Keep current functionalities
We also noted features that must be kept, like asking users what video size to download, integrating parental control, handling the amount of disk space, and handling network connection changes. We covered many of those features with unit tests.
Migrate old downloads
The old code stored downloads in different structures, so we created a migration action that transforms existing old downloads to the new expected structure. It can handle not only video, but also related data like DRM keys, subtitles, metadata, and images.
2) Design the new implementation
Here are some highlights of what we incorporated in the new downloads implementation.
We’ve defined a state diagram of all possible states that occur on the frontend side. This gives us a big graph that we eventually split into smaller state diagrams. We’ve documented states and transitions using plantuml syntax, and generated handy images for all state diagrams.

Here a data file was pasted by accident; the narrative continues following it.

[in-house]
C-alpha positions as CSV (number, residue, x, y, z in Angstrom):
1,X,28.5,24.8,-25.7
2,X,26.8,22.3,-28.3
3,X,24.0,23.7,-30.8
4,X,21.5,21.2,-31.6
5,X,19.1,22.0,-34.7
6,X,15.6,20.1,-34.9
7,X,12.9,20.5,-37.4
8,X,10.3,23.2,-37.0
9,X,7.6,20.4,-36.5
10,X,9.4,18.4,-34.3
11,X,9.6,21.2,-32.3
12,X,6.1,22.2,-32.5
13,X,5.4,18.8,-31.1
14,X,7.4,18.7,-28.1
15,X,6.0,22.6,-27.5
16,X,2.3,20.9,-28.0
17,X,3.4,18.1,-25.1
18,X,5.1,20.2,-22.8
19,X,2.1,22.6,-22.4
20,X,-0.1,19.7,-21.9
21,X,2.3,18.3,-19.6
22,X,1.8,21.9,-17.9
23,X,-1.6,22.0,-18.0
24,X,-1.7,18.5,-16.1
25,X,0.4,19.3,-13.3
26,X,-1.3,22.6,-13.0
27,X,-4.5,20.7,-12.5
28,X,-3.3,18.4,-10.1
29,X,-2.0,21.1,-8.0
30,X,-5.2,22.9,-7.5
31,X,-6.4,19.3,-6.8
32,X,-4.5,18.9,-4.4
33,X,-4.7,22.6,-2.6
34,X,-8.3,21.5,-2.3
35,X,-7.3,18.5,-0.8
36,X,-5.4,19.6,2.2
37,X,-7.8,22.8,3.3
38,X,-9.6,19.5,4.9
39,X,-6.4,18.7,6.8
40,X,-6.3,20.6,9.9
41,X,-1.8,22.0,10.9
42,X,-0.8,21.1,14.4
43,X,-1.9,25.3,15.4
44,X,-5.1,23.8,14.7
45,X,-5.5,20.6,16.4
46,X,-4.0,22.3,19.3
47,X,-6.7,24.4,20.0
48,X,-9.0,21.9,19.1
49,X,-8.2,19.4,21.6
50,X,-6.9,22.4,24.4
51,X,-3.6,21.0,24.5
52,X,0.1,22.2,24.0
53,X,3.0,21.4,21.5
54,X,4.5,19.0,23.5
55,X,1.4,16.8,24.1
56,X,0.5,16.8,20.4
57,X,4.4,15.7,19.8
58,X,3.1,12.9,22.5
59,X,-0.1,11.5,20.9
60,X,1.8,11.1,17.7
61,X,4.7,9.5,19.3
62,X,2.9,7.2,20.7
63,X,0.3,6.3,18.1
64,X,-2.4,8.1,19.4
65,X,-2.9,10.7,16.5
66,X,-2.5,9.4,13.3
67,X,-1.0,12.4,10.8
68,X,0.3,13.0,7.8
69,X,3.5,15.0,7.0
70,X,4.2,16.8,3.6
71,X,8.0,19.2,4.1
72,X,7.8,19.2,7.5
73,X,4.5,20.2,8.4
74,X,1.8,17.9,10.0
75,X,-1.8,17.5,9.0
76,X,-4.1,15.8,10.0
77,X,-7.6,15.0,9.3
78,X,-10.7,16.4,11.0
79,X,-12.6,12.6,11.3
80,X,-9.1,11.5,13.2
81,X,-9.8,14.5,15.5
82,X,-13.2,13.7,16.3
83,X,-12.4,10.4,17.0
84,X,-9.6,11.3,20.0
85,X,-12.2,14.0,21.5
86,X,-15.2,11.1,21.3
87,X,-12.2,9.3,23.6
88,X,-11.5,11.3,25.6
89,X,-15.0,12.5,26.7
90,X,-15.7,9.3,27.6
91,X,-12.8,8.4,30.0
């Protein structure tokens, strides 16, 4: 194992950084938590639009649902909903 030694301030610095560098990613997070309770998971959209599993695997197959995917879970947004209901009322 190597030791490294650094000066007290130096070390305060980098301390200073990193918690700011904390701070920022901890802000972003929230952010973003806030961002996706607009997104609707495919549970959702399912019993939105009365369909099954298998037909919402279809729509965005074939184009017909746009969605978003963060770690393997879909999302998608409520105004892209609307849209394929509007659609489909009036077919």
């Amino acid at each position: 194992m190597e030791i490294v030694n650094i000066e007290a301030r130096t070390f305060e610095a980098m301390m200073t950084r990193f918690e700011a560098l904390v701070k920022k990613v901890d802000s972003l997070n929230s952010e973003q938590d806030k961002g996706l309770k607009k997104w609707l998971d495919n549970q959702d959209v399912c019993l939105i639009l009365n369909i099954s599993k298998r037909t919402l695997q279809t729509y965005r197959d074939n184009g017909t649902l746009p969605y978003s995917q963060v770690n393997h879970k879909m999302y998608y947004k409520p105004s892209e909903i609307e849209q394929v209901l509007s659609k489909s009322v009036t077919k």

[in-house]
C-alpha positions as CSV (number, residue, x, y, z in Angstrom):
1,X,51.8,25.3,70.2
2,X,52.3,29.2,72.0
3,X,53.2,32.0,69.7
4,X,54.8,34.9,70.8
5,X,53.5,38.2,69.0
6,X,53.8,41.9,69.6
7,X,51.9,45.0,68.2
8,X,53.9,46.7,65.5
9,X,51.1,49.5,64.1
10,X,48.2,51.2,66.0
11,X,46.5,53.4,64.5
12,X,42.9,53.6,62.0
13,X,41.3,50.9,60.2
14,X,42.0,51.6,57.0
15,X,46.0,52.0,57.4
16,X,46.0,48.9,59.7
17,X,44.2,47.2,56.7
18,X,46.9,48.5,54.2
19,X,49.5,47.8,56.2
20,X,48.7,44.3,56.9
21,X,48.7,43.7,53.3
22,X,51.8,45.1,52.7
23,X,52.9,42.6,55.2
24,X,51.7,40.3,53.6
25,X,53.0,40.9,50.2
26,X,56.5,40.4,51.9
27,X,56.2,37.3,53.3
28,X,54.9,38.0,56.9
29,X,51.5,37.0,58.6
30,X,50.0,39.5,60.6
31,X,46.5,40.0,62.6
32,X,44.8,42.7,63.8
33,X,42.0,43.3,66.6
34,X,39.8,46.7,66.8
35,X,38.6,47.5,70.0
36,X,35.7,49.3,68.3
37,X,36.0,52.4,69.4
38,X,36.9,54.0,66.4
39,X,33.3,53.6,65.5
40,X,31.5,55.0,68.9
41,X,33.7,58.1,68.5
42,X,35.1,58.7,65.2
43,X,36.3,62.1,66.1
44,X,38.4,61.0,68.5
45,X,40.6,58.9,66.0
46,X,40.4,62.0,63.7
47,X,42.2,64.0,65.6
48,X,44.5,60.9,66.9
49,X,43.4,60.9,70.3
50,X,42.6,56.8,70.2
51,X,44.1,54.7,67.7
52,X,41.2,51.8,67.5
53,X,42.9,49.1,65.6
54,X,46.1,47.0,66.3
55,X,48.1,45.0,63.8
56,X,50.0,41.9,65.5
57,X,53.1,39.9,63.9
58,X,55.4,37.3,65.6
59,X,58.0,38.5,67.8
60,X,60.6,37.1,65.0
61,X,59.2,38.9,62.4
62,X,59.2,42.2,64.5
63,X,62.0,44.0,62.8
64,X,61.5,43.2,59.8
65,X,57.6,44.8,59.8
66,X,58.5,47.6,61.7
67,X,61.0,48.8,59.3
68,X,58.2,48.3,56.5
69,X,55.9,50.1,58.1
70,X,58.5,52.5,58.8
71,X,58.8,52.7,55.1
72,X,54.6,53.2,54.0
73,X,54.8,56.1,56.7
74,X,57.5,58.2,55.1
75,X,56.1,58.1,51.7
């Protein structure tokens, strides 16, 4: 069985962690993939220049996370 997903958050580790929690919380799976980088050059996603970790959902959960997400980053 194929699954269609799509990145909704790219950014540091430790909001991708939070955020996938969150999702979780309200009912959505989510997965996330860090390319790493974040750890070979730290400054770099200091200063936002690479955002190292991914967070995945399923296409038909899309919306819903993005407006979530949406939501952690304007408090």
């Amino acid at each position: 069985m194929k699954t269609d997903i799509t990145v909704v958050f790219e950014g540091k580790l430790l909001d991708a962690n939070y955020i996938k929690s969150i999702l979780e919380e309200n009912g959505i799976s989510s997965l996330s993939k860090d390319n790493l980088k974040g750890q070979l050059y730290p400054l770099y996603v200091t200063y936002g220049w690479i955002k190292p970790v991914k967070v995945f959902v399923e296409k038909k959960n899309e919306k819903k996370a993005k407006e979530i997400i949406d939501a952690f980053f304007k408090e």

(for full size scroll to end of blog post)
We decided to implement a state machine, in simple Swift form, as a dictionary where key is state and value is action. When the state machine is running, it always picks an action for the current state and executes it. This action results in one of the defined states, and then the process repeats with a new state.The benefit is that each action is relatively compact and the mapping to states is quite readable. Actions are so small that unit testing is really easy and results in small, straightforward unit tests as well.